Redlands Daily Facts from Redlands, California on February 12, 1964 · Page 20
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Redlands Daily Facts from Redlands, California · Page 20

Redlands, California
Issue Date:
Wednesday, February 12, 1964
Page 20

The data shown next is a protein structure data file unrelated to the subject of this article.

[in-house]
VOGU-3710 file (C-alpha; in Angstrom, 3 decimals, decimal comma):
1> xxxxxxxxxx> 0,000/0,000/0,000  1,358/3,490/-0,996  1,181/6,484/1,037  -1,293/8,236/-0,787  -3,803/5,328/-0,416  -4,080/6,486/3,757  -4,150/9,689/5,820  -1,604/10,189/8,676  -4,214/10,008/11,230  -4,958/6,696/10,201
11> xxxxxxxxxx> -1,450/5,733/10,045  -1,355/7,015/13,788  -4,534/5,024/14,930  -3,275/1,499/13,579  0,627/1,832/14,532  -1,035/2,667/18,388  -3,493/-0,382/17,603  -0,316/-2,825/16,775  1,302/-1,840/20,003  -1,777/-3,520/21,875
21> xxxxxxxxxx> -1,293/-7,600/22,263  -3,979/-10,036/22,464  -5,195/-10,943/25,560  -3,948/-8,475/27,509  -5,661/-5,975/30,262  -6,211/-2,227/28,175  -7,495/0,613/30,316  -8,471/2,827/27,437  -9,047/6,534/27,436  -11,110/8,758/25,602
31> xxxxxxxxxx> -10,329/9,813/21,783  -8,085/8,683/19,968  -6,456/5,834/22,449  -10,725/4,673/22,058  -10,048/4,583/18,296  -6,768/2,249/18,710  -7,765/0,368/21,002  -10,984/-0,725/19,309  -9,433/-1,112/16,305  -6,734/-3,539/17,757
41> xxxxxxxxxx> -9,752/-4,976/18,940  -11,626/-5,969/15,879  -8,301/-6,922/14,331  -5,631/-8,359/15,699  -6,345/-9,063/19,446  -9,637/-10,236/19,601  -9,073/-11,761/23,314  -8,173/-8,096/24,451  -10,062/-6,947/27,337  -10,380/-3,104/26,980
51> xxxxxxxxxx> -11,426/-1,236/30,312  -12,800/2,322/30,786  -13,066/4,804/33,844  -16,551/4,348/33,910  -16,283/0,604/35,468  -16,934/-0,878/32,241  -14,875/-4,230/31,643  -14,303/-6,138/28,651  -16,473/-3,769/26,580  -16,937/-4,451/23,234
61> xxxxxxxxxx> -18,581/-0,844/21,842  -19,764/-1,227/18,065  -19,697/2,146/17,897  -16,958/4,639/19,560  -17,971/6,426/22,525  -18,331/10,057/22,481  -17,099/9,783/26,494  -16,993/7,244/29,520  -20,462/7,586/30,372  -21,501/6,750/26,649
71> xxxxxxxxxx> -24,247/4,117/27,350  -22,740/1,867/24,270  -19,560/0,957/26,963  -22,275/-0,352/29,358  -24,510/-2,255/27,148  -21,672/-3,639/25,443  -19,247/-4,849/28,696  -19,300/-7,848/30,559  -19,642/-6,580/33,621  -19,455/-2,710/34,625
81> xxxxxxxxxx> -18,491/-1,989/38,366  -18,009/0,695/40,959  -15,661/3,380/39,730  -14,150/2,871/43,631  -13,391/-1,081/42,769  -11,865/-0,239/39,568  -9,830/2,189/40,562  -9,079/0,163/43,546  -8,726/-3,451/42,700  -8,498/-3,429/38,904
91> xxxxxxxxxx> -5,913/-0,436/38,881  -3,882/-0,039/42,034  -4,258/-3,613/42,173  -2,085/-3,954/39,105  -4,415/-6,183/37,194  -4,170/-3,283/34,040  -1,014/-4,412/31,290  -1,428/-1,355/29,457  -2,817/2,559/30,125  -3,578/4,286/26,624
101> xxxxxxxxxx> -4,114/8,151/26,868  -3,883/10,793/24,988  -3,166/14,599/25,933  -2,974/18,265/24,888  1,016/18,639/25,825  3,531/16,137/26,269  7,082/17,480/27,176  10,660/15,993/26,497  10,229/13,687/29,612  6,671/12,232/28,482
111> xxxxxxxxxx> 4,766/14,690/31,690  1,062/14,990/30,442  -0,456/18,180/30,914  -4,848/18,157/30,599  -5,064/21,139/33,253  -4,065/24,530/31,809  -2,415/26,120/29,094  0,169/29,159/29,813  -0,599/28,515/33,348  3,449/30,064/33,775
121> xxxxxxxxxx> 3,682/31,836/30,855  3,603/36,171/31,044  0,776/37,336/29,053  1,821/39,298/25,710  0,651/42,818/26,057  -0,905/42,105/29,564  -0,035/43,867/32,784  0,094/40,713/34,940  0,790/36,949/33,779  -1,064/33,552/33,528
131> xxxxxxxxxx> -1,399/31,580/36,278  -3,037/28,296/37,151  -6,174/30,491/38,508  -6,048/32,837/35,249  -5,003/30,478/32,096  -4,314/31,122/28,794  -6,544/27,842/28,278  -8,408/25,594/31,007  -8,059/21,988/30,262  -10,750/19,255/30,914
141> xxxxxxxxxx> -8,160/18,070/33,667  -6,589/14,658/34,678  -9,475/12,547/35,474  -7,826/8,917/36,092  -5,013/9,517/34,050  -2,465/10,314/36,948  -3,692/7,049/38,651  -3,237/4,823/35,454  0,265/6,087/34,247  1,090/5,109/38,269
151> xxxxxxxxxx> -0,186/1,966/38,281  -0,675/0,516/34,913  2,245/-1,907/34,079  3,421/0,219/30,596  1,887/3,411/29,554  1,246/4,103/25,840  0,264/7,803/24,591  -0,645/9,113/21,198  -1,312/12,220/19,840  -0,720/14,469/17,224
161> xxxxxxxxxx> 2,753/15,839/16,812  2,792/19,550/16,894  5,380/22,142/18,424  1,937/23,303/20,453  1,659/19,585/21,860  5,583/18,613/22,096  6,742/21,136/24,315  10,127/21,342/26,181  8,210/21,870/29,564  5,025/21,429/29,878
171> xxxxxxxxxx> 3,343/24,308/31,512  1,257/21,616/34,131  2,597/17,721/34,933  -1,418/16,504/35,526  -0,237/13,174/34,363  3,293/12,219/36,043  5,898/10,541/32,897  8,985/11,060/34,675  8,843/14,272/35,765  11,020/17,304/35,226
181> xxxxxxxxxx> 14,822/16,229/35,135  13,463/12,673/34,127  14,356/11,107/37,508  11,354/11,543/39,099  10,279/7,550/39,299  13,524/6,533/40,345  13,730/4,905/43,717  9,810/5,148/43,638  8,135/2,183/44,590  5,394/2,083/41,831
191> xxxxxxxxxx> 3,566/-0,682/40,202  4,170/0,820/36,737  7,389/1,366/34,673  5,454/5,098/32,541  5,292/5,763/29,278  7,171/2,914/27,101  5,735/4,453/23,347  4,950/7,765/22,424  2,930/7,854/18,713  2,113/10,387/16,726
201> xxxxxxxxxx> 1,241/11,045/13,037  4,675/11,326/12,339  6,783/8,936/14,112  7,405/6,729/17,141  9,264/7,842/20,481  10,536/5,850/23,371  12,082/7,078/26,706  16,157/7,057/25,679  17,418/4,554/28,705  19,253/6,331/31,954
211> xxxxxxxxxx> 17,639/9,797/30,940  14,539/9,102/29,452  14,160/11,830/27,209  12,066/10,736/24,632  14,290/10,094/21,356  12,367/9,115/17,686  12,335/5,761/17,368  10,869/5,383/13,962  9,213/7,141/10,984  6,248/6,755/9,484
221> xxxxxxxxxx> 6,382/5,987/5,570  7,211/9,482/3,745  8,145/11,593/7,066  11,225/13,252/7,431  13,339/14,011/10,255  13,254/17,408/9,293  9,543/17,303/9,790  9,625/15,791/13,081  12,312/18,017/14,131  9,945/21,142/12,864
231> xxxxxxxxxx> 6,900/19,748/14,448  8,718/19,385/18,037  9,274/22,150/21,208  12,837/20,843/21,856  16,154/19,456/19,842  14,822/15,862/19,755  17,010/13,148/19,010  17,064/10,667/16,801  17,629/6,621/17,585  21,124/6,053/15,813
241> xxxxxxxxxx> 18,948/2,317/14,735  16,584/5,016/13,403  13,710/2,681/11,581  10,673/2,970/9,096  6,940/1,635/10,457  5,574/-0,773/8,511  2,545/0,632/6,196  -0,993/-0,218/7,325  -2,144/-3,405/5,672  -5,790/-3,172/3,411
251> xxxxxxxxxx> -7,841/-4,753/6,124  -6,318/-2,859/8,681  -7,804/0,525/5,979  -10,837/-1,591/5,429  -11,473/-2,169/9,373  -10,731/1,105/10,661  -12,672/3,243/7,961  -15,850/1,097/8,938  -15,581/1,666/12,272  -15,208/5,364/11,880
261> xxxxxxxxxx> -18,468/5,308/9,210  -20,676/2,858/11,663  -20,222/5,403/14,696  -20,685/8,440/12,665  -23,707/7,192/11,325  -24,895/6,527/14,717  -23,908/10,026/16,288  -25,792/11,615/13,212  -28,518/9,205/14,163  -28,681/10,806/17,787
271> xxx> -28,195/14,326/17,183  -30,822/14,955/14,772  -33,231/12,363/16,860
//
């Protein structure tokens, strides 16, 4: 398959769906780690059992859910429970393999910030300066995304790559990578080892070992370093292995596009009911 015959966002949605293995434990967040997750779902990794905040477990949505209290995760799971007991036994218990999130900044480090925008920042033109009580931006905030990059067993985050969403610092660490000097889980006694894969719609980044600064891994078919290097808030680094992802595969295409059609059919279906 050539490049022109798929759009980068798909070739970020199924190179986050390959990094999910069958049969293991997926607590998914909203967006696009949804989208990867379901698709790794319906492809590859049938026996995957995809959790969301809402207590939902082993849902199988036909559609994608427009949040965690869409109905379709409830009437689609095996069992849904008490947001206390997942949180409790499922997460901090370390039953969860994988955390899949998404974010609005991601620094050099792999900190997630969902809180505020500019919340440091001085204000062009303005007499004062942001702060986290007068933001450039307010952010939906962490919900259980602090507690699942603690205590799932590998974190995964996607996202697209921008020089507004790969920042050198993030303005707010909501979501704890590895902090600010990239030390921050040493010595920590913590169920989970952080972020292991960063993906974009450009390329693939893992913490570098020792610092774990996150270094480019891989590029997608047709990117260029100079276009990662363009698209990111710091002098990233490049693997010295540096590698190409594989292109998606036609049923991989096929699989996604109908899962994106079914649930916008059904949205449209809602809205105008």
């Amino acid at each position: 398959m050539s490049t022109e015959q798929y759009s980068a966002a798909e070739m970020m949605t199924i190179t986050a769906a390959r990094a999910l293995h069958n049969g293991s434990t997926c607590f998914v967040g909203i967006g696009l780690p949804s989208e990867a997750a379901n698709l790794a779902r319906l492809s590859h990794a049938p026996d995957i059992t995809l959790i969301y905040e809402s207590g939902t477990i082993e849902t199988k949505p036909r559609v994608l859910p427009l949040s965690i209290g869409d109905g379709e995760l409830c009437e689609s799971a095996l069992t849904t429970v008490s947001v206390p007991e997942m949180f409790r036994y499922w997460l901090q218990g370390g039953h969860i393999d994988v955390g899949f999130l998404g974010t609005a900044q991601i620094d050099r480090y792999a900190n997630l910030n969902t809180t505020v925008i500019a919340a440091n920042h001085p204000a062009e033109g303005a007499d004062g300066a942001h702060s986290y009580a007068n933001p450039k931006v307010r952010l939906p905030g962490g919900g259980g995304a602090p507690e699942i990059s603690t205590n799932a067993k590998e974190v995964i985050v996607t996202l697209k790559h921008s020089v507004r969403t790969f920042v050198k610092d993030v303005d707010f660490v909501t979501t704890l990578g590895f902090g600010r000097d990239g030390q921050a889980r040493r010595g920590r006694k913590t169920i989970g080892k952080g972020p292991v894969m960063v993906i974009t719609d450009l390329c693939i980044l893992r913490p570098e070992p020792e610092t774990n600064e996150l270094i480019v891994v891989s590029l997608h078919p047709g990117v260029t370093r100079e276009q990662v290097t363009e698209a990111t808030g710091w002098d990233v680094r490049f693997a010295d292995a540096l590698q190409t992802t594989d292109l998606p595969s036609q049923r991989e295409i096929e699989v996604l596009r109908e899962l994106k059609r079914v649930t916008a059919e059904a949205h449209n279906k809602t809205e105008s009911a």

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S3 a i hi Facts Page 20 REDIANDS, CALIFORNIA FEBRUARY 12, 1964 Lincoln for us, today Abraham Lincoln still lives. Almost a century after his death, his memory is familiar and comfortable as the penny which bears his likeness. Lincoln is a fine automobile. . . a school on Texas street. . . a Shrine in our Library park . . a pilgrimage of our Boy and Girl Scouts ... a traditional community dinner. . . an essay contest in our schools. His biographers are legion. Lincolnia fills our shrine and our library. On the national stage, politicians routinely quote him. Throughout much of the land almost every schoolchild, at one time or another, memorizes the Gettysburg address. When the Negro people of America wish to dramatize in the most forceful way their concern for Civil Rights, it is at the Lincoln Memorial in Washington that they mass. Abraham Lincoln lias counseled us for 100 years, yet we have too seldom listened. He lias shown us the road to brotherhood, yet we have too often set our faces against it. For too many of us, Lincoln has been an abstraction, a school holiday, a head carved in the rocks of the Dakotas. But last November all America touched Lincoln and we really knew him for perhaps the first time. Abraham Lincoln can no longer be merely a figure in history. For the fourth time in a century, our country's faith in reason and the basic humanity of man was cruelly shaken by the bullet which took the life of a president. We were bewildered, saddened, angered. Later, numbly, we thought back to Lincoln and to the legacy that lives in his words. With John Kennedy's assassination, those words were more clearly understood. Abraham Lincoln's eloquent wisdom has been carefully and reverently passed to us. It still makes our minds soar and our heartbeats quicken, but unless it makes our hands move, it is empty sound upon the air. Can we not help but hope that the sobering events of the past year have given Lincoln's words a new vigor? We have touched Lincoln and, in turn, have been touched by him. Remembering this, perhaps we can make his memory more meaningful, now and in the future, by sharing and working toward his cherished hope that "by the best cultivation of the physical world beneath and around us, and by the best intellectual and moral world within us, we shall secure an individual, social and political prosperity and happiness whose courage shall be onward and upward and which, while the earth endures, shall not pass away." Chop out the State Fair (Ontario Report) Since money is uppermost in the considerations of state legislators during the opening examination of Governor Brown's $3 billion-plus state budget, California lawmakers should take a realistic look at the California State Fair and Exposition. This record S3.66 billion Brown Administration budget shows the State Fair will operate at a deficit of §533,910. This item should make any moneyminded legislator pause, for this proposed 5533,910 deficit is greater than th» $518,361 deficit in the 1963-64 budget, which in turn was greater than the deficit in the 1962-63 state budget In other words, every year the people of California lose more money on this government-operated entertainment organization that never should have been continued in the first place. As a matter of fact, the California State Fair has never yet operated on a self-sustaining basis for a single year since it was revived after World War II. Every year the taxpayers of the state have watched it roll up a deficit of half a million dollars or more. In addition, county and district fairs will spend better than $2y» million more than they will take in as gate receipts, rentals and through other legitimate sources. This means that more than $3 million a year is diverted from the pockets of California taxpayers to cover deficits for these carnivals and horse racing sessions. If they met a legitimate need, they would pay their own way. Since California is hard-pressed for enough revenue to meet its bona fide needs, this is the time to chop out the State Fair and Exposition. It is a luxury at best, a complete waste of public money at worst Either way, there is no justification for continuing to operate at public expense. The Newsreel Russia is offering foreign students free tuition and up to $2,500 a year. And they don't even have to play football? Many another country in Latin America would probably like to have a canal to get indignant about Barry Goldwater generously offers senator Smith a ride in his airplane, although she may worry about its having too much Right Wing. Walter Tippy thinks he ought to be commissioned at least a Brigadier General in the war against poverty on the basis of what he has learned in about 50 years of close association with the enemy. With a Grain Of Salt By Frank and Bill Moore By BILL MOORE WURZBURG, Germany — Aboard the Rhcinpfeil. the German railways crack train, this ancient cily in the heart o£ Franccnia is less than three hours norlh of Munich. When the slogan "Next time take the train." was created it was surely meant for the Rhein- ufcil. a train more super than the Super Chief. Never had wc ridden in such comfort — in such luxury — at such speed that the I?0 miles goes by before you know it. As wc sat in the elegant dining car enjoying a cup of clear soup with egg and mushroom omelette, a light snow was falling. It was snug and warm in the car and wc did not envy the bundled Germans wc .saw as wc sped along through the rolling countryside. After a six minute stop a f Nurnberg. only stop of the trip, the storm lifted and riding in an astra-domc car gave an exciting panoramic view of this beautiful part of Germany. Wurzburg, an industrial and wine center, was one of the most severely bombed cities in World War II. More than 80 per cent of the buildings were damaged or destroyed by an RAF incendiary raid in 1345. So complete was the destruction that Wurzburg became a shrine to the horror of war and was never to be rebuilt. For three years it lay in shattered ruin, but the survivors of Wurzburg were determined to restore their city and they convinced the government by their efforts that Wurzburg would rise again. What has happened here since 1918 is part of the miracle of Free Germany. Today Wurzburg is a thriving metropolis of more than 100.009 prosperous citizens. It is a tribute to the spirit of a past which produced such greats as Roetcngcn who discovered the X-ray in this very city. But even though World War II is nearly two decades into history, war goes on in Wurzburg. A convoy of U.S. Army trucks tics up traffic on the main throughfare as supplies go out to the Third Division quartered here. To the cast a mere 25 miles away is the heavily guarded border of Czechoslovakia. American GI's carrying rifles with live ammunition dig fox holes in the wintcrbound soil and American tanks take positions with guns aimed at the Communists forces to the cast. When an alert is called, none can be sure that it is not the real thing and an occasional burst of gunfire makes everyone doubly uneasy. For Lt. William Craig, husband of Joanne Finlay, daughter of the Madison Finlays of Redlands, the Cold War is cold indeed in February in Wurzburg. Fresh out of law school, Lt. Craig finds an "exercise in the field" no bed of roses. A defense attorney in the judge advocate general's department, he has such cases as a GI who got lost and strayed across the Czech border, was shot at by the Communists, but got back safely. For this incident he was to be punished. Craig pleaded that being shot at by the enemy was punishment enough. Possibly the commander would relent. Time would tell. Despite the tension, war is not all hell in Wurzburg. For, an inquisitive young couple like Will and Joanne, (here is a fascination to being stationed in Germany. They enrolled in a course in the German language made available by the University of Maryland. In four months of intensive study they had completed the first year of college German and are now far advanced. Hard as the language is for an American, they find that they can communicate with the people of Wurzburg and the practical application of their studies makes the course a joy. Their quarters are on the fourth floor of the modern apartment house three blocks from the main shopping street downtown. Breaking up the monotony of a sea of rooftops arc the spires and domes of one of Wurzburg's many fine old churches and on beyond are the steep slopes up from the banks of the river Main. On the terraces arc the vineyards which since the eighth century have produced the fine Franconia wines. Around the corner a block away is the Holy Ghost Burger- spitel keller — a wine cellar under a hospital, a common thing in Wurzburg. I£ the patrons imbibe too heavily, they have only to go upstairs for treatment. Wc investigated this keller and concluded that while this might go well in Wurzburg it would never do as an annex to the proposed addition of Redlands Community Hospital. > Afifc-OLD PROBLEM OF POVERTY ADMINISTRATION DECLARATION Of WAR BALLY-HOO * WHERt SHALL I HIT HIM FIRST ? '« Teletips TOP SHOW: — 9:00. Chan. 11. TV Special, '•Requiem For John Brown". First of six specials produced by Robert Herridge. Tonight's play is the life of John Brown, his ideals and their motivations. (Repeat from Sunday) 7:30 — Chan. 2. "A Trip to the Moon". Stylized comedy adaptation of Jules Verne's prophetic novel about a lunar expedition. Stars Jonathan Miller, Peter Cook, Alan Bennett. 9:00 — Chan. 2. Beverly Hillbillies. Banker Drysdale and his secretary conspire to find a boyfriend for Elly May. 9:00 — Chan. 7. Ben Casey. "The Bark of a Thrcc-Hcaded Hound". Two men confined to the same hospital room, and in love with the same woman, make an agreement that the surviving patient shall receive the other's life insurance benefits. Redlands Yesterdays FIVE YEARS AGO Temperatures — Highest 55, lowest 42. Redlands rainfall still lagging at half of normal despite a two- day storm of 1.06 inches. But another new storm is slated this weekend. George M. Bailey elected president, William Kiley. first vice president and Dr. Gilbert Becker, second vice president, at annual meeting of Family Service association. School Trustees authorize plans for enlarging Vucaipa Jr.- Sr. high locker rooms to provide 600 lockers each for the boys and the girls. TEN YEARS AGO Temperatures — Highest 63, lowest 36. All poultry should be banned from a 130-acre section of Calimesa, County Planners decide after heated public hearing. City Council nomination period opens and Stuart Power is first to take out papers. Donald Brown and Connie Wall win the city-wide Yo-Yo championships. FIFTEEN YEARS AGO Temperatures — Highest 46, lowest 33. Sally Silverwood wins first place in the Lincoln Memorial association essay contest. She is a seventh grader. Dr. Earl Cranston, formerly on the UR faculty but most recently on Dartmouth faculty, named dean of USC's school of religion. Facts reproduces a series of rune cartoons depicting the life of a smudger which were drawn by John Runkel for his parents. One Minute Pulpit TELEVISION WEDNESDAY NIGHT 10:00— 2—McCoys 5:00— 7—Hawaiian Eye 4—Concentration 9—Engineer Bill (C) 5—Restless Gun 13—Thaxton Hop 9—Movie 5:30— 5—Whirlybirds 11—Movie 11—Mickey Mouse Club 10:30— 2—Pete and Gladys 5:40— 4—Believe It or Not 4—Missing Links (C) 5:45— 4, 13—News 5—Mr. Lucky 6:00— 2, 7—News 7—Girl Talk 5—You Asked For It 11:00— 2—Love of Life 9—Follow the Sun t—First Impression (c) 11—M Squad 5—Cross Current 13—Touchc Turtle (C) 7—Price Is Right 6:30— 4, 5. 11—News II—Jean Majors 13—Rod Rocket (C) 11:25—2—News 7:00— 4—Death Valley Days 11:30— 2—Search for Tomorrow 5—Leave it to Beaver 4—Truth or Con- 7—World of Giants sequences (c) 9—People Are Funny 5—Peter Gunn 11—Gallant Men 7—Object Is 13—This Exciting World 9—Spectrum 7:30— 2—Chronicle 11—Philip Norman Time 4—Virginian (C) 13—Ann Sothcrn 5—Addograms 11:45— 2—Guiding Light 7—Ozzie and Harriet 11:55— 4—News 9—Dobie Gillis 12:00— 2—Burns and Allen 13—Adventure Tomorrow 4—Let's Make a Deal (C) (c) 5—Thin Man 8:00— 5—Lawman 7—Seven Keys 7—Patty Duke 9—En France 9—Movie (C) 11—Lunch Brigade 11—Sam Benedict 13—Movie 13—Story of a Wrestler 12:25— 4— News S:30— 2—Tell it to the Camera 12:30— 2—As the World Turns 5—Detectives 7—Farmer's Daughter 13—Surfsidc 6 9.00— 2—Beverly Hillbillies 4—Espionage 5—Championship Wrestling 7—Ben Casey 11—Requiem for John Brown 9:30— 2—Dick Van Dyke 13—Silents Please 9:45— 9—News 10:00— 2—Danny Kaye 4—Eleventh Hour 7—Channing 9—Movie 11, 13—News 10:30—13—Country Music Time 11:00— 2, 4, 5, 7—News 11—Movie 13—Movie 11:15— 4—Johnny Carson (c) 11:30— 2—Movie 5—Steve Allen 7—New Breed 11:50— 9—News THURSDAY DAYTIME 9:00— 2—News 4—Say When 5—Romper Room 7—1 Married Joan 9—King and Odic 11—Jack La Lanne 13—News 9.15— 9—Babysitter 13—Guidepost 9:25— 4—News 9:30— 2—1 Love Lucy 4—Word for Word (c) 7—Pamela Mason 11—Heart Sunday Preview 4—Doctors 5—TV Bingo 7—Father Knows Best 9—Mr. District Attorney 1:00— 2—Password 4—Loretta Young 5—Movie 7—Ernie Ford 9—Cartoonsville 11—Movie 1:30— 2—House Party 4—You Don't Say! (c) 7—Mike Douglas 13—Robin Hood 1:43— 9—News 2:00— 2—To Tell the Truth 4—Match Game 9—Movie 13—Vagabond 2:25— 2, 4—News 2:30— 2—Edge of Night 4—Make Room for Daddy 7—Day in Court 11—Movie 13—Ann Sothern 2:55— 7—News 3:00— 2—Secret Storm 4—Bachelor Father 7—General Hospital 13-Felix the Cat 3:30— 2—My Little Margie 4—Movie 7—Queen for a Day 3:43— 5—Corris Guy 3:50— 9—News 4:00— 2—Life of Riley 5—Just for Fun 7—Trailmaster 9—Mighty Hercules (C) 11—Superman 4:30— 2—Movie 11—Livin' It Up 4:45—13—Rocky and His Friends LIGHTER SIDE By DICK WEST Florida, for example This Jesus, delivered up according to the definite plan and foreknowledge of God, you crucified and killed by the hands of lawless men.—Acts 2:23. The blood of Jesus is sacrifice; the sweat of Jesus is toil and labor; the tears of Jesus are love and compassion. They abide as eternal symbols of God's way of meeting the needs of a lost world.—W. A. Criswell. Finest for London's police STRONG THIEF BARKING, England (UPI)— Police today sought a muscle- bound thief who stole six manhole covers, each weighing 100 pounds. LONDON (UPI) — Nothing but the finest for London's finest. The city of London's new 13- story police station will include a canteen, library, assembly hall, two squash courts and a sauna bath. WASHINGTON (UPI) — If a Russian beats an American sliding down a hill, what does this mean? To me, it means that the Russian can slide down the hill faster than the American. But I apparently have a narrow view, reflecting a strong disinclination to slide down hills myself. The wider, or global, view of the matter has been pungently expressed by Rep. Louis C. Wyman, R-N. J., in a series ofj statements on the recent Win ter Olympic Games. Wyman asserted that "the proud name of the United States" was being "eroded as a world image" by defeats in these games. "Already the cry is being heard 'wait until 1968,'" he said. "But, my friends, at the rate we are going wc may never reach 1968." Gee whiz! This kind of shakes me up. The British used won "on the playing fields of Eton," but I never realized that our survival hinged on the fortunes of our stretch pants and barrel stave brigade. If Wyman is right, and I have no reason to doubt it, then we need to give the situation some deep thought, as Wyman and I have already been doing. Wyman charged that the Soviets were using "professional ringers" against our amateurs. If that continues, he said, the United States may have to "fight fire with fire" by extending government aid to our athletes. He may have a point there, but I doubt the climate is right for it. There was, you may recall, a loud outcry in Congress last year when it was learned that the Agriculture Department had granted a loan to develop a ski resort in Pennsylvania. Besides that, subsidizing ath- Washington Window Work cur out fcr Democrats In Texas By Lyle C. Wilson The greatest balancing act since High Wire B I o n d i n pranced above Niagara Falls is taking place among the top Democratic politicians in Texas with President Johnson in charge. The President is trying to balance the 1964 Democratic ticket in Texas. The ticket may be balanced with a conservative shoo-in for the Democratic candidate for governor and a Democratic liberal shoo - in to run for the U.S. Senate. This delicate balance between conservative and liberal Democrats could leave everybody happy or anyway less angry than they might otherwise have been. Further, it is designed to avoid Democratic primary contests for either nomination which might so damage the party as to permit the Republicans to elect another candidate to high office in Texas. Texas has been tending a bit toward two-party politics. Rc- publican presidential candidates carried Texas in 1928, 1952 and 195S. Lyndon Johnson was put on the 1960 Democratic ticket by John F. Kennedy to hold the Texas electors. What else Johnson might accomplish in the South would be so much frosting on the cake. Johnson is not likely to need any help in winning Texas' 24 electoral votes in this year's presidential election. But the balancing act he is imposing on Texas Democrats is a good hedge against unexpected trouble. Roy McGhcc reported last week from Washington, D.C., that: "The awesome power of the White House was brought directly to bear on Democratic party chieftains in Texas to safeguard President Johnson's liberal image in other parts of the United States." McGhcc is a member of the Washington bureau of United Press International with some special responsibility for Texas news. He explained that Johnson's awesome power had been used to chivvy Rep. Joe Kilgore, D-Tex.. out of this year's contest for the Democratic senatorial nomination. Kilgore would have opposed in the primary Sen. Ralph Yarborough, a liberal Democrat. Kilgore had the support of Gov. John B. Connally, a one - time aide and long time political associate of President Johnson. A Texas Democratic slate headed by conservatives Connally and Kilgore might have persuaded big city northern voters to suspect that Johnson also was tainted by southern conservatism. ! Protect Connally Texas dispatches now relate that the President has moved to protect Connally from a primary contest with another Tex- scnator. This Yarborough is Don who missed by a whisker defeating Connally for the Democratic gubernatorial nomination two years ago. The President's thumbs down evidently cither will get Don Yarborough out of the primary contest altogether or cut him down to bite size for Connally. Connally is regarded as a conservative by Texas liberals. Texas Republicans do not regard Connally as a bona fide conservative. The story of the Democratic party in Texas is of angry struggle between liberals and conservatives. Each wing controls about 15 per cent of the party. They battle for the middle 70 per cent which is not absolutely committed in politics. John F. Kennedy's visit to Texas last November was to heal the party breach. President Johnson is continuing the effort to make a deal. THE DOCTOR SAYS Cholesterol may have accomplices By Dr. Wayne G. Brandstadt What causes hardening of the arteries and especially the deposits in the coronary arteries that arc associated with so many heart attacks'." Browsing through the maze of medical literature on this subject is like reading a whodunit. In this case, however, wc cannot rule out the butler — or the butter. For over 10 years we have been hot on the trail of cholesterol. I still think he's guilty but it is beginning to look as though he has some accomplices in crime. The foremost of these is a group of products which, like cholesterol, is derived from your body fats. These are the triglycerides and they, along with cholesterol, do what the detectives would call an inside job. But first there must be a weak spot in the artery due to overstretching or an inherited defect. If this localized weakness is great enough, little plaques will form in the arterial wall regardless of the amount of fat derived chemicals in the blood. The greater the amount of plaque - forming substances in German switch to cigarillos girls to say that their battles were'letes would only solve part of HAMBURG, Germany (UPI) —West German girls have begun smoking cigarillos — tiny cigars — the nation's cigar industry disclosed today. A spokesman for the industry said the sale of cigarillos has skyrocketed in West Germany ever since the U. S. Surgeon general's report linking cigarette smoking to lung cancer was published. "Even women and girls are switching from cigarettes to cigarillos," he said. the problem. Also to be considered is the fact that there are large areas in this country where skiing is impractical. Florida, for example. A better approach might be bo try to persuade the Olympic committee to expand the games to other events. Wyman's charge about "professional ringers" suggests one possibility. Our chances in the Olympics would be greatly enhanced if there were a contest in horseshoe pitching. Or, taking literally Wyman's remark about fighting fire with fire, why not have an Olympic contest in fire fighting? The only other solution I can see is for our meteorologists to find a means of producing blizzards all across the nation. Some of the tourists in Miami might complain, but the republic would stand for another four years. the blood, the greater the likelihood of arterial hardening. Triglycerides in normal concentration remain in solution in the blood, but when the concentration exceeds the saturation point they combine with cholesterol ( a normal and essential constituent) and form the insoluble particles of which the plaques are made. Even with this knowledge we not say definitely that restricting the fat in your diet will insure you against arteriosclerosis. Persons who were subjected to severe fat restriction but who used sugars and starches to supply the calories formerly supplied by fats were found to have an even higher triglyceride concentration in their blood than when they were allowed a more liberal amount of fat. It would appear, too, that another accomplice is lack of exercise. Persons who walk several miles a day or otherwise use their muscles in their work have lower concentrations of cholesterol and tryglycerides than their more sedentary neighbors. Because cholesterol is manufactured in the body tissues, the amount of it in your diet is not the important consideration. What is important is how much you yourself manufacture. A high concentration of cholesterol and triglyceride in your blood does not always spell an early heart attack, but there can be no doubt that it increases the risk. THE ALMANAC Today is Wednesday, Feb. 12, the 43rd day of 1964 with 323 to follow. The moon is approaching its new phase. The evening stars are Venus and Jupiter. Those born today include Abraham Lincoln, 16th President of the United States, in 1809. On this day in history: In 1918, all theaters in New York were closed to save coaL In 1924, Paul Whiteman conducted a program of "symphonic jazz" in New York City, with George Gershwin playing his "Bhapsody in Blue." In 1953, Soviet Russia broke off diplomatic relations with Israel after terrorists bombed the Russian legation in Tel Aviv. A thought for the day—Italian artist, inventor and scientist Leonardo Da Vinci once said: "As a well-spent day brings' happy sleep, so life well used brings happy death." TREASURE HOUSE Your unused furniture or appliances will find a ready market through Classified Ads.